The sampling areas take up about 3.6% on average in each biome class. The location and pixel number of the sampling areas before resizing (see next section) are shown in Figure 3 and Table 4 taking the image pair of 1 May 2007, as an example.

2.4.4. Calculation of the Mean Values and the Random Point Values of Different VIs in the Sampling Areas

In order to have more comparability between Landsat and MODIS data, a pixel resizing from 30 m to 250 m for Landsat VIs and from 1,000 m to 250 m for MODIS LAI was conducted using nearest neighbor resampling. After importation of these images into ArcGIS, 890 random points were generated in the defined polygons in which samples were assigned to each land cover type, based on its importance in the test site (see Table 4); and the point values and biome mean values of all VIs including GDVI derived from different Landsat images and cloud-free LAI, NDVI, GDVI, and EVI from MODIS data were calculated for each land cover class, namely forest, maquis, woodland, rangeland, rainfed barley for grazing, and bare soil for the spring image pairs. In the summer image pairs, irrigated crops (cotton, watermelon, and sunflower) and spring crop residue left after harvesting were included, instead of wheat, rainfed barley for harvesting and grazing.

The mean FVC of 1 May 2007 was calculated for all biomes without pixel resizing as it will be directly calibrated with the VIs from the same Landsat images.

2.4.5. Calibration

Landsat VIs vs. MODIS LAI: The studies conducted by Myneni et al. [42], Richardson et al. [48], Price and Bausch [58], and Gitelson et al. [59] revealed allometric relations between LAI and other vegetation indices, such as NDVI and WDRVI, which can be calibrated by either logarithmic or exponential or polynomial function. To compare the results, this calibration was conducted in two ways: (1) Random samples of LAI (from MODIS LAI without integration of field measured LAI) were linked with their corresponding VIs across all different land cover types; (2) the mean LAI values of different land cover were coupled with the mean VIs (using the measured mean LAI for wheat and rainfed barley). Both calibrations were conducted by simple linear regression model (least-square) at the confidence level of 95% after the conversion of LAI into different variants such as ln(LAI) and exp(LAI).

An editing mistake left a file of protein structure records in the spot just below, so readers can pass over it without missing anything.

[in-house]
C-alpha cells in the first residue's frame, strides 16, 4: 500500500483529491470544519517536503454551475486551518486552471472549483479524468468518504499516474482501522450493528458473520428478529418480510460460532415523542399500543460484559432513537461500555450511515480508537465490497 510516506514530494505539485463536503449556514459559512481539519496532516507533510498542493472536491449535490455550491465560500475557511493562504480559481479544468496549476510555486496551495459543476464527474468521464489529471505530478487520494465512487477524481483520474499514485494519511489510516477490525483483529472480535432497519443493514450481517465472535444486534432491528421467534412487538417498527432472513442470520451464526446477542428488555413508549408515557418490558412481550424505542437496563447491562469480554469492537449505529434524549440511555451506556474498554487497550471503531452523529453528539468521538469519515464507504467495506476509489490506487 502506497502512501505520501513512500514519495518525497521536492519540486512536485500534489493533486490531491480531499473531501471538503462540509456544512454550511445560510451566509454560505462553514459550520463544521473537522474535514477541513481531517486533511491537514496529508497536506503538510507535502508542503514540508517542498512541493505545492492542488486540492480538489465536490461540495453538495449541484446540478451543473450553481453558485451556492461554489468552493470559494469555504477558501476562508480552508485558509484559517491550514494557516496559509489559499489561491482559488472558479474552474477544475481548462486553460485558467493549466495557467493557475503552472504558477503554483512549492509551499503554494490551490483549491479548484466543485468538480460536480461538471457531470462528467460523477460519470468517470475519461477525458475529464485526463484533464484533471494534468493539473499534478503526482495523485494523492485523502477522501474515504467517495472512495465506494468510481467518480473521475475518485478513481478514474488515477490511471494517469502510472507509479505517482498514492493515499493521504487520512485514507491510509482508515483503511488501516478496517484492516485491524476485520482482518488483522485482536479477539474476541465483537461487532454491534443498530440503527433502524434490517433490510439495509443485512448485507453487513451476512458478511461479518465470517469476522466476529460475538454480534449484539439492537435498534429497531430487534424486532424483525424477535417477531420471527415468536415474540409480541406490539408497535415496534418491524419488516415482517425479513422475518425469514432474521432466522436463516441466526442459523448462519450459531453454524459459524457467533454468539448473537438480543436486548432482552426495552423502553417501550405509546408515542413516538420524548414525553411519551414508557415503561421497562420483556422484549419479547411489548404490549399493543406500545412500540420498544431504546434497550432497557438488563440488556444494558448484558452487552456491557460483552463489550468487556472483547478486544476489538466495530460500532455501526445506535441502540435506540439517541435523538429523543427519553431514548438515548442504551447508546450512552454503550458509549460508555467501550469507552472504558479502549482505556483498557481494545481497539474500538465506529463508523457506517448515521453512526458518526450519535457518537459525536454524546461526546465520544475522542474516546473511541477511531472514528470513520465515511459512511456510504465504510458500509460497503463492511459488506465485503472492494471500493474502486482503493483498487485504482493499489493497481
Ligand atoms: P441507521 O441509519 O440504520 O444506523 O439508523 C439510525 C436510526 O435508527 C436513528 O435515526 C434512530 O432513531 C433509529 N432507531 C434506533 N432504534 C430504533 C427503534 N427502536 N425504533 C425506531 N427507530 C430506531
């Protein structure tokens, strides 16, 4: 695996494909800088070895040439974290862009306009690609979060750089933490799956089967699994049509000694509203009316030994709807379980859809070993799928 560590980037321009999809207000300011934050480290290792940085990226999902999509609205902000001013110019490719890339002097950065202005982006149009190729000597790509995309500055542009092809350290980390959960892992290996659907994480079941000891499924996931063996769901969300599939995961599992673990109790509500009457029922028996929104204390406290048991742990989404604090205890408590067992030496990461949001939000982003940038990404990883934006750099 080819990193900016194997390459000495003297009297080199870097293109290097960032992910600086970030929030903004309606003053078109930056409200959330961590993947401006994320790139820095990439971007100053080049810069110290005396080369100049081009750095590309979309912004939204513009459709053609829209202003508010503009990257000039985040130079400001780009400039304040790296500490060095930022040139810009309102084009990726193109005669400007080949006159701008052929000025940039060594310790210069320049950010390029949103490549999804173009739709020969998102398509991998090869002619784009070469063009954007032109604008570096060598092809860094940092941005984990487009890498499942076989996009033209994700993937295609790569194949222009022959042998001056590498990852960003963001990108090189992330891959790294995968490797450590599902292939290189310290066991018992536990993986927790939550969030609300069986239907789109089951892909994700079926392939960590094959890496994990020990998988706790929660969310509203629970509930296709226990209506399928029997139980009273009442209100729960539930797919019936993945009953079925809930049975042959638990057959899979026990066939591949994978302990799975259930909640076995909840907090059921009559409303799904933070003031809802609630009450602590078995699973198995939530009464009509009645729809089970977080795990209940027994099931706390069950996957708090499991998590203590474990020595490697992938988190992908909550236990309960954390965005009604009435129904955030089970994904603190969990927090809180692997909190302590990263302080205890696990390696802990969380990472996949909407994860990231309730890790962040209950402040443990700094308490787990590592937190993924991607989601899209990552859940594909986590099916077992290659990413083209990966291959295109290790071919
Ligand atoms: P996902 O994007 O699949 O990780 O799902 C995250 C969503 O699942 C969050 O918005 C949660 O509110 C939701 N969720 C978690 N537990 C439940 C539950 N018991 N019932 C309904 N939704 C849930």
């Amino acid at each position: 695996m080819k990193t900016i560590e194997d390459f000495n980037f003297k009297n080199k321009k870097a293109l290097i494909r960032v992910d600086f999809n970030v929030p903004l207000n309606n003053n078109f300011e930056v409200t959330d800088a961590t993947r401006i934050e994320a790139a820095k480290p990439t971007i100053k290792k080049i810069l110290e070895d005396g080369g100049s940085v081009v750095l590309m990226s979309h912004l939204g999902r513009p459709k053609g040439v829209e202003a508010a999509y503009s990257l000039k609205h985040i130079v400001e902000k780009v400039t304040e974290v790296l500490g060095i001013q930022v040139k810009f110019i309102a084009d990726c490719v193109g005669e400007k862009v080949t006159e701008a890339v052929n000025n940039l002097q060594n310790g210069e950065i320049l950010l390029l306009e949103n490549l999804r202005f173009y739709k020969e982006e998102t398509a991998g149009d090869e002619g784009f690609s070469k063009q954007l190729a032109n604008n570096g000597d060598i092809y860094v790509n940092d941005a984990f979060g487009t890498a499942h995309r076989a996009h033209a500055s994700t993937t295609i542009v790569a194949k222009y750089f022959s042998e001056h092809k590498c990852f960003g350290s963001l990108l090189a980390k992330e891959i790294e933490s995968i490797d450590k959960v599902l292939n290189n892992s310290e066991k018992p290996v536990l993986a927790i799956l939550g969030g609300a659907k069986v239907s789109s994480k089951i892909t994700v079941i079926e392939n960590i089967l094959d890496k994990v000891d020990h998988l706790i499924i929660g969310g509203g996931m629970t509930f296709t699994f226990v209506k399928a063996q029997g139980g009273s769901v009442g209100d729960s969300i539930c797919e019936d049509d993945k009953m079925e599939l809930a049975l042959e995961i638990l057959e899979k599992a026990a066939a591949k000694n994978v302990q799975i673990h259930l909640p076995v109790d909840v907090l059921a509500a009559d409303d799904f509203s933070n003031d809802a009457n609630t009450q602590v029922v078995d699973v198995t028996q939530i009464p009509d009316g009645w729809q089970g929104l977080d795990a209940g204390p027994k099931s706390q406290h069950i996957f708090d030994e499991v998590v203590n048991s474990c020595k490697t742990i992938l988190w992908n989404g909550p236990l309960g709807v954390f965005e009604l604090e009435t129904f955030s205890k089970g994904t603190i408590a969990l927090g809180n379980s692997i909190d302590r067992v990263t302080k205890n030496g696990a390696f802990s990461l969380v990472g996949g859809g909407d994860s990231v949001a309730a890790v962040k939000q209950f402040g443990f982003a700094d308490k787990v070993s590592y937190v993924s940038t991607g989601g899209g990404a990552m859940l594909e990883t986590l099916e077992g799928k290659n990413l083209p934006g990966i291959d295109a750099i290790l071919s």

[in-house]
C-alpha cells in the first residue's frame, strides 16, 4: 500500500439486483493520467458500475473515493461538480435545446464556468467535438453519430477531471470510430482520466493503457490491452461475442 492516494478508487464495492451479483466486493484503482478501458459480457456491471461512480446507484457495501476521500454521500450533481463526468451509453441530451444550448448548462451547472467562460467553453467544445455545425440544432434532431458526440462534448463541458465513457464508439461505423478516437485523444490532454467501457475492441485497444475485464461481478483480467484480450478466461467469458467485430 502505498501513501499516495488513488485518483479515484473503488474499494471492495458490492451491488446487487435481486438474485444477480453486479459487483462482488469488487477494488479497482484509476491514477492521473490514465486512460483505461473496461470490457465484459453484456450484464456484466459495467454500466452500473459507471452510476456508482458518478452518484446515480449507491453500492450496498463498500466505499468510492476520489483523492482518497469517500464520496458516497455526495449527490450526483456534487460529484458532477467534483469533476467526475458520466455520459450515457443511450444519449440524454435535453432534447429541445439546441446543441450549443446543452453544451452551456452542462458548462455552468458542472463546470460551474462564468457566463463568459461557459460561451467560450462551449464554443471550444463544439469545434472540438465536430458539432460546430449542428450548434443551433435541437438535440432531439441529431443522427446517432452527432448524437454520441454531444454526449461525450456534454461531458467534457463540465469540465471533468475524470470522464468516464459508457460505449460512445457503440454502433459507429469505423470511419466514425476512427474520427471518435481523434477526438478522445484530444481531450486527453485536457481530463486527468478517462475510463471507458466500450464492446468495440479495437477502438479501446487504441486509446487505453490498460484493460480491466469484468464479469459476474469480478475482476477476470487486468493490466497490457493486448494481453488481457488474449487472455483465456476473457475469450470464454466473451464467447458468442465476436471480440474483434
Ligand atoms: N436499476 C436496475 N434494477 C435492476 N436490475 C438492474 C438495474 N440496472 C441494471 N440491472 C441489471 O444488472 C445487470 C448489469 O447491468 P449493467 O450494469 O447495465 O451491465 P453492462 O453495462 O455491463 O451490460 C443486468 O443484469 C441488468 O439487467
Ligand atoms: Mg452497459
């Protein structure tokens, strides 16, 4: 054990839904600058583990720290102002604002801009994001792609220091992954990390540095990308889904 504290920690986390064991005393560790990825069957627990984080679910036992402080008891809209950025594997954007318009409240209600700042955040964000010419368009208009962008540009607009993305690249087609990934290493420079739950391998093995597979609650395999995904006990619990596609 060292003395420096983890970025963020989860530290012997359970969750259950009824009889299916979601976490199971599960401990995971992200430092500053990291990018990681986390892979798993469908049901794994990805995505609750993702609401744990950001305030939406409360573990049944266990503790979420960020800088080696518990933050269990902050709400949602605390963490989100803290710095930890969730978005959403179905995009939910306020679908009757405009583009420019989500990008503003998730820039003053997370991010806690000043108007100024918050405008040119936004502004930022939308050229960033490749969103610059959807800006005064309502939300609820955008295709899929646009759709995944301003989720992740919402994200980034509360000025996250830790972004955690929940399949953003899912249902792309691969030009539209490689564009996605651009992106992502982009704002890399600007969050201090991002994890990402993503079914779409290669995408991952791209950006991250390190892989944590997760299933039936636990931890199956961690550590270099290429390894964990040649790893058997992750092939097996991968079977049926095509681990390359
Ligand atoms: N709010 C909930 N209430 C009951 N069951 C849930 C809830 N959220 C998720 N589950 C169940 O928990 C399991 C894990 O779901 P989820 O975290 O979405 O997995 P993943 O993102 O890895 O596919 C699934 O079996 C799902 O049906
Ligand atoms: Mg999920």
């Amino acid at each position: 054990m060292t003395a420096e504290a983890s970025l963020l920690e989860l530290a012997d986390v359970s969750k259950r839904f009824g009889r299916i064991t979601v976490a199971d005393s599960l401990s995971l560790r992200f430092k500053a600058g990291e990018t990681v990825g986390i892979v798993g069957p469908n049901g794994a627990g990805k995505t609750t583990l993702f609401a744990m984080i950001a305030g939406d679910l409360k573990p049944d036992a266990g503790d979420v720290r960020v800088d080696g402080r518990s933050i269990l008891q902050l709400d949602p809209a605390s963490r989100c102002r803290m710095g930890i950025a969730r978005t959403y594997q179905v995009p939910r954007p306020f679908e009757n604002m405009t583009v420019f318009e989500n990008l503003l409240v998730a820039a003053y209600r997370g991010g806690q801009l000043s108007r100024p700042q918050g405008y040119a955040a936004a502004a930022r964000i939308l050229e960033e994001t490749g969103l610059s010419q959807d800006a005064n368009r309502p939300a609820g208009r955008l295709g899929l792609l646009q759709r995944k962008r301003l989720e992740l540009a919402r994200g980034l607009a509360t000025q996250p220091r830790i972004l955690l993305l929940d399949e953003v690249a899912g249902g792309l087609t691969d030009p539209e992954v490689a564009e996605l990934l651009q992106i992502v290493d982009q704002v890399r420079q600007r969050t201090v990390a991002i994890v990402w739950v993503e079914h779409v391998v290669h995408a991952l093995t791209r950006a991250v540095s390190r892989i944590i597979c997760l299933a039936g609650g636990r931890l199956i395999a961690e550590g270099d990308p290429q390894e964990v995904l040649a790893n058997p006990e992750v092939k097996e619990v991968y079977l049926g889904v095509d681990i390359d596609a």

Landsat VIs vs. Landsat FVC: The mean VIs and GDVI of Landsat images dated 1 May 2007 were also coupled with the mean FVC and its exponential and logarithmic variants across all land cover types to check whether GDVI is better correlated with FVC than other indices.

MODIS VIs vs. MODIS LAI: The mean MODIS NDVI, EVI, and GDVI^2 were linked to the mean LAI from MOD15A2 across different land cover to check whether GDVI has better correlation with LAI than that of NDVI and EVI.

2.4.6. Sensitivity Analysis

Gitelson [15] has evaluated the sensitivity of WDRVI vs. NDVI. By following his approach, the sensitivity of the new vegetation index, GDVI, against other referenced VI can be quantitatively analyzed using the following expression:

S r ( GDVI ) = [ d ( GDVI ) / d ( VI ) ] × [ Δ ( GDVI ) / Δ ( VI ) ] 1
where Sr(GDVI) is the relative sensitivity of GDVI vs. the referenced VI (such as NDVI, EVI, SAVI and SARVI); d(GDVI)/d(VI) are the first derivative of GDVI with respect to VI or the infinitesimal change in GDVI corresponding to that of VI; and Δ(GDVI) = GDVImaxGDVImin and Δ(VI) = VImaxVImin are the ranges of GDVI and VI, i.e., the difference between the maximum and minimum GDVI and VI values of the same land cover observed in the image. In operation, d(GDVI) and d(VI), the tiny change in GDVI and VI can be obtained by measuring the GDVI and VI in the adjacent pixels, which have very tiny differences in values in the same land cover type.

According to Gitelson [15], if Sr > 1, the observed index, in our case, GDVI, is more sensitive than the referenced VI; if Sr = 1, they have the same sensitivity; and if Sr < 1, GDVI is less sensitive than the referenced VI.

3. Results and Discussions

Following the above procedures, the most relevant relationships either in logarithmic or exponential function between vegetation indices and LAI of the observed five pairs of images were established. It was noted that logarithmic functions, i.e., VI–ln (LAI), have much higher correlation coefficients than those of exponential ones; so the former are listed in Tables 5 and 6. Those of the image pairs of 12 July 2010 and 1 May 2007 are presented in Figures 4 and 5; and the values of vegetation indices of some typical dryland biomes are presented in Table 7.

3.1. GDVI vs. LAI

3.1.1. Advantages

Better correlation with LAI than other indices: It is evident that both random point-based (Table 5) and biome mean-based (Table 6, Figures 4 and 5) calibrations illustrate that GDVI^2 is better correlated with LAI than any other index, such as NDVI, EVI, SAVI, OSAVI, SARVI, NLI, MNLI, and WDRVI across all land cover types. GDVI^3 and GDVI^4 are more or less at the same level as NDVI and SARVI, depending on images. Moreover, the correlation with LAI resulted from biome mean-based calibration (1 May 2007, in Table 6) is higher than that from random point-based calibration (Table 5), probably resulting from the sample mixing among different biomes in the latter while modeling was conducted.